Recently a report stated that cities that ‘play together - stay together’. Bristol in the South West of England is one of the cities at the forefront of this thinking. After a little research Guy found that Bristol was to host the UK’s first ‘Hot Tub Cinema' - an event that pitted perfect strangers in an outdoor hot tub and made them watch a movie on two giant outdoor screens. These images are an attempt to explore the little moments and relationships that occur in a outdoor hot tub in the UK in winter. Reflections, moments, details of the human form, awkward glances lit by the light from a classic film. Brits may have a reputation for prudishness, but based on this event, we seem to be developing a more ‘Scandinavian’ approach to the human form.
Describe the moment you knew photography changed your life.
It was early – too early if you ask my mother. I was 17 and at that time all I wanted to do was work in the sports industry. I really wanted to be a sports injury physiotherapist. I was studying biology, psychology, physical education but then I took a small course in photography. I was shooting film, and then processing the images in the darkroom. It was nothing like I had ever experienced before. I remember spending weekends with my uncle and his friends who were all Oyster fisherman working off coast where I lived at the time with my family. Having a camera gave me an excuse to hang out with salty sea dogs, have conversations and experiences that I would never have had. Then I got to see the pictures magically appear in the darkroom. It changed everything. In the end I dropped the science subjects and studied photography full time. I got a place at the prestigious Newport University and studied documentary photography. I have now been a professional photographer for almost 10 years. I wouldn’t change it for the world. Although I wish I got to hang out with salty sea dogs more often!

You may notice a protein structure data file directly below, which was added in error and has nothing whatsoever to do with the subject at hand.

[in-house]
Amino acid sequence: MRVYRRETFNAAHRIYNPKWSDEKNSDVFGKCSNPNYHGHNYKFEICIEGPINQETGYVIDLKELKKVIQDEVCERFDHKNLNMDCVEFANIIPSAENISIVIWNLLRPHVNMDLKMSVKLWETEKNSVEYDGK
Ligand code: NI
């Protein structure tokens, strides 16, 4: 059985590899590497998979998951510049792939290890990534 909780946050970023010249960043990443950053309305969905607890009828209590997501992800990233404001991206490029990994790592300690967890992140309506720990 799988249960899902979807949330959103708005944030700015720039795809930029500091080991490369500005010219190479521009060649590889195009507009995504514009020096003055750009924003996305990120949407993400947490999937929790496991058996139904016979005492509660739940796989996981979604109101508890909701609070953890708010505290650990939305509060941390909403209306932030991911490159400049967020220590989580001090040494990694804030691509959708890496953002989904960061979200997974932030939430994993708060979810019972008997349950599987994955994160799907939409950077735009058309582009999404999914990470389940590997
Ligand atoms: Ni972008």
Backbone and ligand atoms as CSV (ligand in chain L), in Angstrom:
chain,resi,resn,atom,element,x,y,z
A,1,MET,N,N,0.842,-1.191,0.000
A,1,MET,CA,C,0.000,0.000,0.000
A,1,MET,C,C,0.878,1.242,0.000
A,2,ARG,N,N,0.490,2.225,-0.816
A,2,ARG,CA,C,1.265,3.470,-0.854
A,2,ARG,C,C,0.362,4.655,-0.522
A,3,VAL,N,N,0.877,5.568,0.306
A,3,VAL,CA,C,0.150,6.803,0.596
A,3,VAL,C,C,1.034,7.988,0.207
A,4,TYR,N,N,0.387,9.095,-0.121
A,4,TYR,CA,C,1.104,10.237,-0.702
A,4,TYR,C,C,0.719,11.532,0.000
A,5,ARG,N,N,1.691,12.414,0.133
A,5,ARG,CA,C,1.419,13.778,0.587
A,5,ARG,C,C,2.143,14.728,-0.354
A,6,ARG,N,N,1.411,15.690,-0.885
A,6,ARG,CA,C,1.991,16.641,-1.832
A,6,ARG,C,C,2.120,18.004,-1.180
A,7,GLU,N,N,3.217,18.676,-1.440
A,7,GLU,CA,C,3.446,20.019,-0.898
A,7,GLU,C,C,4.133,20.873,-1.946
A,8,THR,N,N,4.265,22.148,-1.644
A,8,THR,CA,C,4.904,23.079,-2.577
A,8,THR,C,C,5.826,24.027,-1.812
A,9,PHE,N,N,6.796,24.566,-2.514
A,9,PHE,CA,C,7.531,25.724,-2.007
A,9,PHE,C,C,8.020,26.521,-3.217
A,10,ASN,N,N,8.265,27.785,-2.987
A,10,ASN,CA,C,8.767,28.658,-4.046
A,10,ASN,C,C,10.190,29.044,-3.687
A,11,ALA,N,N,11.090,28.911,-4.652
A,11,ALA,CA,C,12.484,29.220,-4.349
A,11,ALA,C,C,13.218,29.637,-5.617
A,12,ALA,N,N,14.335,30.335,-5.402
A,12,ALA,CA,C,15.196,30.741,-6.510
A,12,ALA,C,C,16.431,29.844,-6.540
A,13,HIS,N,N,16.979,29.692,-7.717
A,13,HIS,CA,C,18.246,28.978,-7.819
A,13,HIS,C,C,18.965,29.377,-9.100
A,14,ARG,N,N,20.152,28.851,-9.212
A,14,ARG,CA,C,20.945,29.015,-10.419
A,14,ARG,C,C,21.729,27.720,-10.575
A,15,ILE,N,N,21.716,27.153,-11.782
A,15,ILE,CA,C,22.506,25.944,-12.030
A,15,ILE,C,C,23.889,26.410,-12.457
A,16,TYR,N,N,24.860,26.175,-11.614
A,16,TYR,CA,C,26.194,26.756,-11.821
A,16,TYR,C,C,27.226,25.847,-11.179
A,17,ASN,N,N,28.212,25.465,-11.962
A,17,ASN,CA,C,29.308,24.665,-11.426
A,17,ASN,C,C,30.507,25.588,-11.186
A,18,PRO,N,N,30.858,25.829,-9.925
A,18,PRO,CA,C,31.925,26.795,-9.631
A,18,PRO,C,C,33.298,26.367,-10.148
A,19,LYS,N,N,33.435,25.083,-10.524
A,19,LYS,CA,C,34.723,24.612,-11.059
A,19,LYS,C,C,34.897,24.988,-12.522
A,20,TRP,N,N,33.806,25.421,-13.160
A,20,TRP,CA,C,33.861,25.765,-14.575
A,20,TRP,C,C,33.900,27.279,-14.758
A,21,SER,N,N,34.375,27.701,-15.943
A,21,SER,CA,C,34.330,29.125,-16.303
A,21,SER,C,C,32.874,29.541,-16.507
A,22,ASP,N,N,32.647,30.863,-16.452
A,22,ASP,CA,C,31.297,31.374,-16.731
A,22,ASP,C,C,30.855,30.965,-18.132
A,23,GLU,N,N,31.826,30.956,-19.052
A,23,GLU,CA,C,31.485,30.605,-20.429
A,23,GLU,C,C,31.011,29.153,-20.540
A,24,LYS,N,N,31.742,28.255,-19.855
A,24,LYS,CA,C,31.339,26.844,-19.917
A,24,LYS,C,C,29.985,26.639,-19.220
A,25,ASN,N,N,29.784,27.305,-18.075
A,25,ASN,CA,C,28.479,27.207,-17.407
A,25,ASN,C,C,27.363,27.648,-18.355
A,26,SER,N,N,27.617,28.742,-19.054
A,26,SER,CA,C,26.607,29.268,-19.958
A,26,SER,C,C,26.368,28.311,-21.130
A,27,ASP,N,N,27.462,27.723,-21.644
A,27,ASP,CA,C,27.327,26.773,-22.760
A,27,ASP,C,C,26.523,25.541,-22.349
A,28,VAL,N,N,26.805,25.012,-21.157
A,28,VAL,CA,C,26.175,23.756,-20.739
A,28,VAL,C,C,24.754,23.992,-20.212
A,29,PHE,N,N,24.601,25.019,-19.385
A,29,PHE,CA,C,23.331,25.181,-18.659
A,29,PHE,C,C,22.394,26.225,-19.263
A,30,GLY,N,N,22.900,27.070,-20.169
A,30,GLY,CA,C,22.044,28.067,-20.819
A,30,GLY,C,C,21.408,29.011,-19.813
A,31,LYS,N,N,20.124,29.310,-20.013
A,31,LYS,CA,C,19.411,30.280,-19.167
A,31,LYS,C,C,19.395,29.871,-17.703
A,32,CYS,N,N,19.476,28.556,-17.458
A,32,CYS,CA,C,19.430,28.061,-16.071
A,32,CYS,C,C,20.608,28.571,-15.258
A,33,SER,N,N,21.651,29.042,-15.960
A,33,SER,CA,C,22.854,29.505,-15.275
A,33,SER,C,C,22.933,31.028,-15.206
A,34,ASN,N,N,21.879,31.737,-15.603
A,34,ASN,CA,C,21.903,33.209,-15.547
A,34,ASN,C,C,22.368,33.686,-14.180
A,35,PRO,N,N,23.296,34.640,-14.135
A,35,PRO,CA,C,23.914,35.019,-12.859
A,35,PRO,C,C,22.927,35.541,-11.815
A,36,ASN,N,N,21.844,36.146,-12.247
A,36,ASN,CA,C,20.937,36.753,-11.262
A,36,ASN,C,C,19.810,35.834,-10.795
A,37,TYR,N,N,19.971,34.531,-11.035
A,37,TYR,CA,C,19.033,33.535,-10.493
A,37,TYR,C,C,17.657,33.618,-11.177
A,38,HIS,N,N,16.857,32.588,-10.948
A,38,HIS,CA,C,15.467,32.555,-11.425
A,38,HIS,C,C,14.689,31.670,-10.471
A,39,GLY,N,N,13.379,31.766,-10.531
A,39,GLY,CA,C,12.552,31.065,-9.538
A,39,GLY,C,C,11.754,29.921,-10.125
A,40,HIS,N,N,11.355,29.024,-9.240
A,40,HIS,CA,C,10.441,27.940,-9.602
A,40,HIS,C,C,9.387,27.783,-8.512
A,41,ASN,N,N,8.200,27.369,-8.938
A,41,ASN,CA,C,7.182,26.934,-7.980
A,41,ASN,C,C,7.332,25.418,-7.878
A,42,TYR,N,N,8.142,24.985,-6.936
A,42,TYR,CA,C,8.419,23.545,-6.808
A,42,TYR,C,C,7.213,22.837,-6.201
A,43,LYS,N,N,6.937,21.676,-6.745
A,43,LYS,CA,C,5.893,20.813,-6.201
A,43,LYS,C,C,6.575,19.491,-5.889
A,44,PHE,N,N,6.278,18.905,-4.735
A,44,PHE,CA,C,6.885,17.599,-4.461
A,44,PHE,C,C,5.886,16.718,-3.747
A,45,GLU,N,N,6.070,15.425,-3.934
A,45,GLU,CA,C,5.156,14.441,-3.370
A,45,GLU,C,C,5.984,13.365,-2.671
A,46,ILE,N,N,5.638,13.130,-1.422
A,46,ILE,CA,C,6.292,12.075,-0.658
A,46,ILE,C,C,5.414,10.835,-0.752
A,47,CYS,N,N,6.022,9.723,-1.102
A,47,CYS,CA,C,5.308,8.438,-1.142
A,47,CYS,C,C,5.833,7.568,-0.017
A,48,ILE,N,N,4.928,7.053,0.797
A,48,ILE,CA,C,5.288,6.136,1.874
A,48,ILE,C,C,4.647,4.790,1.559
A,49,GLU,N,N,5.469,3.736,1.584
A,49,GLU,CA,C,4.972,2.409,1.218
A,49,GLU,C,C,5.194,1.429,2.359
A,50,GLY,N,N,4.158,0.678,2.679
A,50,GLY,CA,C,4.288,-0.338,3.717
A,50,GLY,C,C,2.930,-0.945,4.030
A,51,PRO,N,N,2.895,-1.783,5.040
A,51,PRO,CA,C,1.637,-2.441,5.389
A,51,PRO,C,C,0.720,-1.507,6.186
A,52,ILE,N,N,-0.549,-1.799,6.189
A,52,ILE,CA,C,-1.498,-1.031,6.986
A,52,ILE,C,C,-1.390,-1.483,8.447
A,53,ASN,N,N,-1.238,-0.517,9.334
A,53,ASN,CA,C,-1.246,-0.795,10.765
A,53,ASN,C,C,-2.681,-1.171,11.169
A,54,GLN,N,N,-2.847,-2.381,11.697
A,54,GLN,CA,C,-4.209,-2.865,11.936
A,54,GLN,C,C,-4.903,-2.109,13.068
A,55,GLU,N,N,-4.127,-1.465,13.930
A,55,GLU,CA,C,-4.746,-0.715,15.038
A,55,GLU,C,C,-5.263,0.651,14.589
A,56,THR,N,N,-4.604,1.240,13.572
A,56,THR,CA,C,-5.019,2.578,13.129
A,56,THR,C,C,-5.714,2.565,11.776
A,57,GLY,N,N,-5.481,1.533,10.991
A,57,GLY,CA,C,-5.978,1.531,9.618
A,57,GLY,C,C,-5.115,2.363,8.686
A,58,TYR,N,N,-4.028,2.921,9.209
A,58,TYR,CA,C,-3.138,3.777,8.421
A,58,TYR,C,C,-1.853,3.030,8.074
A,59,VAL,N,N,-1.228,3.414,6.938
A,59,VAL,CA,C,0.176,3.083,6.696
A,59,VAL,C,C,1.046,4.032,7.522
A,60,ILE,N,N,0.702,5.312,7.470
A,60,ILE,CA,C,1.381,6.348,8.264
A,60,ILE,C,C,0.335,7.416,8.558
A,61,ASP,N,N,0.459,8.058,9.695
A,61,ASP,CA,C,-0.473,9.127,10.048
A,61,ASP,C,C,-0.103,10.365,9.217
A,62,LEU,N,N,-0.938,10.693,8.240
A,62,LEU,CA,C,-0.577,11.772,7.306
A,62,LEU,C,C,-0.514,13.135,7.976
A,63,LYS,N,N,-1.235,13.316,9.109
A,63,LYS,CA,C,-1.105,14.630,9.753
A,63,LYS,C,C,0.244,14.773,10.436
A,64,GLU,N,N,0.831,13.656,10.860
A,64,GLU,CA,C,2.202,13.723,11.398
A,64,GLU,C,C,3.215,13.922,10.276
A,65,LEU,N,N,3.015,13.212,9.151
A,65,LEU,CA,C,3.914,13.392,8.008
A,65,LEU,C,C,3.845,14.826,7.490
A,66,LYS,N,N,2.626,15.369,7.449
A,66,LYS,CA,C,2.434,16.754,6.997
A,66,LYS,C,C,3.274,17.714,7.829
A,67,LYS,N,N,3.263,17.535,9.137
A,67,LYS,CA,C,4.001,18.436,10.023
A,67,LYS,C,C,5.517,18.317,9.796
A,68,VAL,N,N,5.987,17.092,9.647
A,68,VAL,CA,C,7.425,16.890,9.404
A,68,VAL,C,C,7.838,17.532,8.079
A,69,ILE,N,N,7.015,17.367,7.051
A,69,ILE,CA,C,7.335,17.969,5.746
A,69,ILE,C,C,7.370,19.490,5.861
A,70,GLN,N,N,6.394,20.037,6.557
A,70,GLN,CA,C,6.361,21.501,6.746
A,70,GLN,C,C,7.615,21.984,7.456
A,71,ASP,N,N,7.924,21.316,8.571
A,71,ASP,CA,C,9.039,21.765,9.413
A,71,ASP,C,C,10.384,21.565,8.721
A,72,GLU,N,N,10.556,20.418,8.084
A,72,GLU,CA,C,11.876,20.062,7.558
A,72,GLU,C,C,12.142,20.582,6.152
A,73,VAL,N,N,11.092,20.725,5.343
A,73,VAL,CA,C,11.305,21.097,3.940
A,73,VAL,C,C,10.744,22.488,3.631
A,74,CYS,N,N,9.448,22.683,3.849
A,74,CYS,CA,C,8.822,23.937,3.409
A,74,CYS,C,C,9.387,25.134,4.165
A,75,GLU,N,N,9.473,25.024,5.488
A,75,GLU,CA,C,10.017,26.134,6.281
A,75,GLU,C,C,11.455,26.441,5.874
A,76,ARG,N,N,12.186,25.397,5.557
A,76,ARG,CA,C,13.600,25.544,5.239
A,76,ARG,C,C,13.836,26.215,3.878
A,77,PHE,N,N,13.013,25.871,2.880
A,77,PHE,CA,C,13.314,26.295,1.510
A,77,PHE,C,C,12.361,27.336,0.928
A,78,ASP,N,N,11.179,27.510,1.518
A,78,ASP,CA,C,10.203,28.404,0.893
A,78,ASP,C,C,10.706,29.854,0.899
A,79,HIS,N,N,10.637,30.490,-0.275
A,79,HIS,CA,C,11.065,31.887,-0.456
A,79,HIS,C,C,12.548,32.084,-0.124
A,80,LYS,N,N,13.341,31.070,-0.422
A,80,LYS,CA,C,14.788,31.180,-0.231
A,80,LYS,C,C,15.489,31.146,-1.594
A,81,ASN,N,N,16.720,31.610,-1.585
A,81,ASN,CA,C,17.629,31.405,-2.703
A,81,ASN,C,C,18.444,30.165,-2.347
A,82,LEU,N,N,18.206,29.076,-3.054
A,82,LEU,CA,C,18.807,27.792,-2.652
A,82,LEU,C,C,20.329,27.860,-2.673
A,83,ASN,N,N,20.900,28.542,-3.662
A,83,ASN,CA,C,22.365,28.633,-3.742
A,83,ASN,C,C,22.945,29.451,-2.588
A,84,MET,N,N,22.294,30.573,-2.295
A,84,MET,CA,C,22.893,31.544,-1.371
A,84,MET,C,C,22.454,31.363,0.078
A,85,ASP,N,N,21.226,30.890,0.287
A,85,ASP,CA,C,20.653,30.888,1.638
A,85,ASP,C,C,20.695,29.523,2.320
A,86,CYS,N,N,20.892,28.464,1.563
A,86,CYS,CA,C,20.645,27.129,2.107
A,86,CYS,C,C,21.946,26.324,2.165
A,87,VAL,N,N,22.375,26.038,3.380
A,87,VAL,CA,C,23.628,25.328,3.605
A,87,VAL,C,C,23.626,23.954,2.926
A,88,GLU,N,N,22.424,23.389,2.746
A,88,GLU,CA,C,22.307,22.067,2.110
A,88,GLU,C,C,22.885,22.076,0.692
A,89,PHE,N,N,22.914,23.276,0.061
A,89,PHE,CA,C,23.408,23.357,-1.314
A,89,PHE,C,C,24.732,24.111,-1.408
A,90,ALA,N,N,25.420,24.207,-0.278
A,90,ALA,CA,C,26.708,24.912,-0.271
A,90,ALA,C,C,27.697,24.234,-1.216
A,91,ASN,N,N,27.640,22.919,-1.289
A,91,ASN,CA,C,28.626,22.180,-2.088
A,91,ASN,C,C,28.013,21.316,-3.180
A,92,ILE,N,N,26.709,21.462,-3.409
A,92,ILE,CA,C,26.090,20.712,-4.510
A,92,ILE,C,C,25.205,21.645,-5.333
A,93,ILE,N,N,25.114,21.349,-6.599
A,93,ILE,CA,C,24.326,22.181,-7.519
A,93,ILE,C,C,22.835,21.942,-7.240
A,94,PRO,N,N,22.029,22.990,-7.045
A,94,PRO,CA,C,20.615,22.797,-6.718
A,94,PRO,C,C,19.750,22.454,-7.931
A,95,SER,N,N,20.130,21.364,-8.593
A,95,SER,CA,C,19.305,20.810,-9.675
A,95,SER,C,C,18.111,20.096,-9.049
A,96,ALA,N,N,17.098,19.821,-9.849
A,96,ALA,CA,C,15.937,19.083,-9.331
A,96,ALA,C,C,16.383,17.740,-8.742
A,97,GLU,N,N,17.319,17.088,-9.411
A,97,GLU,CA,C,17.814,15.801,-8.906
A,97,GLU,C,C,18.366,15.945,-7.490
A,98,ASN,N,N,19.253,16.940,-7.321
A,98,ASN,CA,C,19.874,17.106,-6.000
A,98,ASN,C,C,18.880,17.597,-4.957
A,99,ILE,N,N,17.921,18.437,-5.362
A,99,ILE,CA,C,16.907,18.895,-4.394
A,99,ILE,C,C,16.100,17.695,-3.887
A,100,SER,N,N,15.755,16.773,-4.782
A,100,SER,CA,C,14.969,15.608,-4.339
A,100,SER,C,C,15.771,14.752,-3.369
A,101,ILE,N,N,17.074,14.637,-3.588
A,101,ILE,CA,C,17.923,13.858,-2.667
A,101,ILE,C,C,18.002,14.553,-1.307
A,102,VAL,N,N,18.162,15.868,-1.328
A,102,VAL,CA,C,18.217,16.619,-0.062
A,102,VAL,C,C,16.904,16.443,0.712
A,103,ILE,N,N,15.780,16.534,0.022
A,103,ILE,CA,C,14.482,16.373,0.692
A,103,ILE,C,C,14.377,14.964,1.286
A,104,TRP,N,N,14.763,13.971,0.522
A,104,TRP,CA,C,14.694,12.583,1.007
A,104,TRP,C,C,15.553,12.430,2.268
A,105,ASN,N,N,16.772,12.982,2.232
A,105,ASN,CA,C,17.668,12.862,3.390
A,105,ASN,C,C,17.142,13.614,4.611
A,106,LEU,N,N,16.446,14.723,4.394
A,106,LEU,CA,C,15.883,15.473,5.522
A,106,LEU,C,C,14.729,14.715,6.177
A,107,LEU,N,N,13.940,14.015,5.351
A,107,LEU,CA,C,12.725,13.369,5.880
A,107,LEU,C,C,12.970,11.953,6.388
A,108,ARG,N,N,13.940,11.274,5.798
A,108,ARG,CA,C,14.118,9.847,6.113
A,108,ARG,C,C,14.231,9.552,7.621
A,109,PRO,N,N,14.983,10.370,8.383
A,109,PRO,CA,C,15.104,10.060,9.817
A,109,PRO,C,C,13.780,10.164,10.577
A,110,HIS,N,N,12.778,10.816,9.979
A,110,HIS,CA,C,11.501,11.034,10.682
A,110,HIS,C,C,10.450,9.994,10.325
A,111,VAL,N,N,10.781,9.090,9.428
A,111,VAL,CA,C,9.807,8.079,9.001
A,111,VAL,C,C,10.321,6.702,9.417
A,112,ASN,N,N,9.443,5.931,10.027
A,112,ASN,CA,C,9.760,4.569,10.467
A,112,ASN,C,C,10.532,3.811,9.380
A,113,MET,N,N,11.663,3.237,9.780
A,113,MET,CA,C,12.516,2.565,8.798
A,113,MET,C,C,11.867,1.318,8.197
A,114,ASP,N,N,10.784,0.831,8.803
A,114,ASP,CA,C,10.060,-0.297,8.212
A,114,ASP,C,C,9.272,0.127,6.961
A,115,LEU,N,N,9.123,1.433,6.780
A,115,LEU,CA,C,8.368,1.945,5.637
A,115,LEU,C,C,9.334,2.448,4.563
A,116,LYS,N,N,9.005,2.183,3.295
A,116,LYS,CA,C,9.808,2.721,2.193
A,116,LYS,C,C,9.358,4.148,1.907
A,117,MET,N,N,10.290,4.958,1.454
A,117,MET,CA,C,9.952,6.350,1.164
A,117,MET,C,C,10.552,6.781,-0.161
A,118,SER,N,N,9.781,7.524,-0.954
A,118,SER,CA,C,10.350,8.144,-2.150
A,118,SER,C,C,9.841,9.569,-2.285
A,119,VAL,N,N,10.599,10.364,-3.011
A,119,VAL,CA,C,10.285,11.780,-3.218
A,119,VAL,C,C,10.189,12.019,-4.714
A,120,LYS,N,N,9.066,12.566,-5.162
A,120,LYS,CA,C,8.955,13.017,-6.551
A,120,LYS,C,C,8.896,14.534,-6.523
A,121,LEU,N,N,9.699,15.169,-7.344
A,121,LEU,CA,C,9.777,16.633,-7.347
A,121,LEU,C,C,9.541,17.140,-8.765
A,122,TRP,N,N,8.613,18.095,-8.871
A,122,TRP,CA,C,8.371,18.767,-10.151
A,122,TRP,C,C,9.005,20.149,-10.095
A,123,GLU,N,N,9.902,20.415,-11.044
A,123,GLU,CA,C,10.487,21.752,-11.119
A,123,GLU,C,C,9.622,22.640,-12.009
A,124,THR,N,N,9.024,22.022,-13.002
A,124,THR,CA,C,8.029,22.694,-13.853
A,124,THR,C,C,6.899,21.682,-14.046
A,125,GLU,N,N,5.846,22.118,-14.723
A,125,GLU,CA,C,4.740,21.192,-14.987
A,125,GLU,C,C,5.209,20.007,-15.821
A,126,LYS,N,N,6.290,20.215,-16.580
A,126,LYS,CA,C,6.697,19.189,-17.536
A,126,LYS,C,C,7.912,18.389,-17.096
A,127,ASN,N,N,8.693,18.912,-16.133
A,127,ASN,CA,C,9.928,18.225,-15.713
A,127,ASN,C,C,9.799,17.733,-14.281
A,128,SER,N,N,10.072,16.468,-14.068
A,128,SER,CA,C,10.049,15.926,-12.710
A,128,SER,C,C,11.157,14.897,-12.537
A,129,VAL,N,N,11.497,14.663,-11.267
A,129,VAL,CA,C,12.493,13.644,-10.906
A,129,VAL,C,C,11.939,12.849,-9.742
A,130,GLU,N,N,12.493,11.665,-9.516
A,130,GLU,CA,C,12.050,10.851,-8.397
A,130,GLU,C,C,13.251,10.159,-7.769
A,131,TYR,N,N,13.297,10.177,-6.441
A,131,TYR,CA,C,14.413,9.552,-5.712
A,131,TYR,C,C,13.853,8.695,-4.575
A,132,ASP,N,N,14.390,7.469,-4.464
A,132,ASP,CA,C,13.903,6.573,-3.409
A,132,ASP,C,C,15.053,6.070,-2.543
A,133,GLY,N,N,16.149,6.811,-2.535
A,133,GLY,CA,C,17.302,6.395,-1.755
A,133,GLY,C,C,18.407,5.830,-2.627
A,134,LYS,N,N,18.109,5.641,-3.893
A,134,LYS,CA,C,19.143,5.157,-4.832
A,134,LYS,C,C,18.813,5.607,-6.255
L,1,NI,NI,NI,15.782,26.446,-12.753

If you could sum up your work in one word or one sentence, what would that be?
If I could do that, I’d be too old, it would be time to put down the camera and take up golf or fishing!
What is the most remarkable person, place or thing you have ever photographed and why?
Now in 2014 we look back at the last 3 years since the start of the Arab revolutions and think what a mess it has turned out to be. But as I stood in Tahrir Square on the 12th of February 2011, having watched the previous 3 weeks of protests, civil organization and sheer will power of the Egyptian people to overcome the many obstacles that were put in front of them to force Hosni Murbarack resign, I really thought that it was the start of a new, less autocratic and peaceful future in the Middle East. That night was filled with celebration and hope. I often think back to that night and think how things could have worked out differently.